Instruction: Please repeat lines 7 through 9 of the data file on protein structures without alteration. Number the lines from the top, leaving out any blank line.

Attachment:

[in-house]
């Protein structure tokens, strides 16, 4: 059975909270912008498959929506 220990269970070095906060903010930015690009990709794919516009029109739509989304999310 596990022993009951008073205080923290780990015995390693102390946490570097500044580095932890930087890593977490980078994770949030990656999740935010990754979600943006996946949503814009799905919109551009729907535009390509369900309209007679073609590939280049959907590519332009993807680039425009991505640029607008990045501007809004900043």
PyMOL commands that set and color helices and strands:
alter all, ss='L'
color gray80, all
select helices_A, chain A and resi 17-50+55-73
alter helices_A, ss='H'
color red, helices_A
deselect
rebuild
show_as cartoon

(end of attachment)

alter helices_A, ss='H'
color red, helices_A
deselect